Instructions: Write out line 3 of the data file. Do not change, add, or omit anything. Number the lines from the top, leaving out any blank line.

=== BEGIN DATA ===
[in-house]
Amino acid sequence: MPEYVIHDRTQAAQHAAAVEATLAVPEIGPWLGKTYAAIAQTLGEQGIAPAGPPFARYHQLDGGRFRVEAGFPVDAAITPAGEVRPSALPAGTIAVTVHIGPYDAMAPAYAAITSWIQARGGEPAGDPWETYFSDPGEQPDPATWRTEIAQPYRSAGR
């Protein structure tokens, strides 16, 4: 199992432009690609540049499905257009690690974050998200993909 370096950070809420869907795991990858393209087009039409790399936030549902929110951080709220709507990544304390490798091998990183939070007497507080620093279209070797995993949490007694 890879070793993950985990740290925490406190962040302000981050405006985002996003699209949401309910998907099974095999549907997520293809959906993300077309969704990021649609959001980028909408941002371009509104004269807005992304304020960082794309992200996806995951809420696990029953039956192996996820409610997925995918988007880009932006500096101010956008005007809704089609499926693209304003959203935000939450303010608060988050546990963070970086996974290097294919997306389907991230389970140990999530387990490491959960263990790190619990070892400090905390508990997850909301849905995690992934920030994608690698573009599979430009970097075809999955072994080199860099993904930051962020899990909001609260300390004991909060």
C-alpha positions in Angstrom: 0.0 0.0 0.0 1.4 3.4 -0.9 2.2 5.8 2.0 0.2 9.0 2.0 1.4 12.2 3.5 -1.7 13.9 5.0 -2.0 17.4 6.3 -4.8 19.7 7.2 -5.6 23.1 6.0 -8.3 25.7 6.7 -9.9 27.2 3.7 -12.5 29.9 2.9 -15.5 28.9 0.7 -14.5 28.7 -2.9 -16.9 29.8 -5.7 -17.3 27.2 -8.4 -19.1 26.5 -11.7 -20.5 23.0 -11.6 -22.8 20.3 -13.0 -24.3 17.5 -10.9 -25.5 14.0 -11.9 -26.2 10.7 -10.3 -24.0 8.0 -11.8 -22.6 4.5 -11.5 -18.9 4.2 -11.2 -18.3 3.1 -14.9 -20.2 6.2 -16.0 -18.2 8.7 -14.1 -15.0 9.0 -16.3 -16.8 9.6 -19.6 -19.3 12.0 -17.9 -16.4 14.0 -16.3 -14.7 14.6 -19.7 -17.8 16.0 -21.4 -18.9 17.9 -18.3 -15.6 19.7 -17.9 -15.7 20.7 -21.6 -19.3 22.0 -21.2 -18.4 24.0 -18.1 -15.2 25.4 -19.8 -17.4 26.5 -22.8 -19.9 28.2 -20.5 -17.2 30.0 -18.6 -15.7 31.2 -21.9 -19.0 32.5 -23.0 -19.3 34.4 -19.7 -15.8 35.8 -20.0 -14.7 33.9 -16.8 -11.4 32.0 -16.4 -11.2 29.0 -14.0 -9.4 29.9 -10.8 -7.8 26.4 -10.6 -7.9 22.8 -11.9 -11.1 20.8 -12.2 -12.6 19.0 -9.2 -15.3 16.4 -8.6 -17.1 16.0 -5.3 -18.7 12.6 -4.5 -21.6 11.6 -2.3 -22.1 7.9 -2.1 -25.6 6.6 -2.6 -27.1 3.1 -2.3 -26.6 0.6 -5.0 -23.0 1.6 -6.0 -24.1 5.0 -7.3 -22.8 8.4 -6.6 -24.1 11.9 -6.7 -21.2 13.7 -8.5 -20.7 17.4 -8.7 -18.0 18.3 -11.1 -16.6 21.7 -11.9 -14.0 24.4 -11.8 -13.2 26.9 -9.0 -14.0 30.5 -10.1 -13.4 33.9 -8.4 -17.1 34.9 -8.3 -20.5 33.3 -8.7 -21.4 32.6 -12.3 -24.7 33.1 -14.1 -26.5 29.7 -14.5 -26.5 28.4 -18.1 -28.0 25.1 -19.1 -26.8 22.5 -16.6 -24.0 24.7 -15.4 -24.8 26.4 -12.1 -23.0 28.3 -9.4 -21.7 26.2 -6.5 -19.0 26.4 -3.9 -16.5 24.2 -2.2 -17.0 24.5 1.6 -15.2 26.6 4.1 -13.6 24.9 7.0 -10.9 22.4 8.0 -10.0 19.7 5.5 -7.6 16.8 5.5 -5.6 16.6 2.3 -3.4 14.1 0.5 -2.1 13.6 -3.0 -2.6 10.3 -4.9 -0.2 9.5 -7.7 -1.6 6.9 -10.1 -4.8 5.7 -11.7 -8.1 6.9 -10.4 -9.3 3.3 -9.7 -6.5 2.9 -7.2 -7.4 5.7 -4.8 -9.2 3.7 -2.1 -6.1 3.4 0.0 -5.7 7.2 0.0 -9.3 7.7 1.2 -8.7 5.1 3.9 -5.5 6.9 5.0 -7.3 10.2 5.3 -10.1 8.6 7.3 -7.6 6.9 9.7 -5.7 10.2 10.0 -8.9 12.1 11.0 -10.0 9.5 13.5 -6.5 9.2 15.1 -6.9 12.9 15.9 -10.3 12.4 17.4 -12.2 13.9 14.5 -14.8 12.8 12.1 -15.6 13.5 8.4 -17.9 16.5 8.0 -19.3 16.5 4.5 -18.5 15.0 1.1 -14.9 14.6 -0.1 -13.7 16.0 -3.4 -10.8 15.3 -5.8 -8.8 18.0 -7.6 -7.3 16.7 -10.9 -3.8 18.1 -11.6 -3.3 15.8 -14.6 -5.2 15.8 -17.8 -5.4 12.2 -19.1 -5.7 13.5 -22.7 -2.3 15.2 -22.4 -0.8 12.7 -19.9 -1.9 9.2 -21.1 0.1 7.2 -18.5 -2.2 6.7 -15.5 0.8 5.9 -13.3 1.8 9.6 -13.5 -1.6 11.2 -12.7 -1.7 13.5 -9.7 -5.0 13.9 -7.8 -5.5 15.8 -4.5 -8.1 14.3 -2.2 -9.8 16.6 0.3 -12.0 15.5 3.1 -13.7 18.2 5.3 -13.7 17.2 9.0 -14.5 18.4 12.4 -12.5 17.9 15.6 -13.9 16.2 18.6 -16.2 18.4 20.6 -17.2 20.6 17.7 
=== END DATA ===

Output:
């Protein structure tokens, strides 16, 4: 199992432009690609540049499905257009690690974050998200993909 370096950070809420869907795991990858393209087009039409790399936030549902929110951080709220709507990544304390490798091998990183939070007497507080620093279209070797995993949490007694 890879070793993950985990740290925490406190962040302000981050405006985002996003699209949401309910998907099974095999549907997520293809959906993300077309969704990021649609959001980028909408941002371009509104004269807005992304304020960082794309992200996806995951809420696990029953039956192996996820409610997925995918988007880009932006500096101010956008005007809704089609499926693209304003959203935000939450303010608060988050546990963070970086996974290097294919997306389907991230389970140990999530387990490491959960263990790190619990070892400090905390508990997850909301849905995690992934920030994608690698573009599979430009970097075809999955072994080199860099993904930051962020899990909001609260300390004991909060």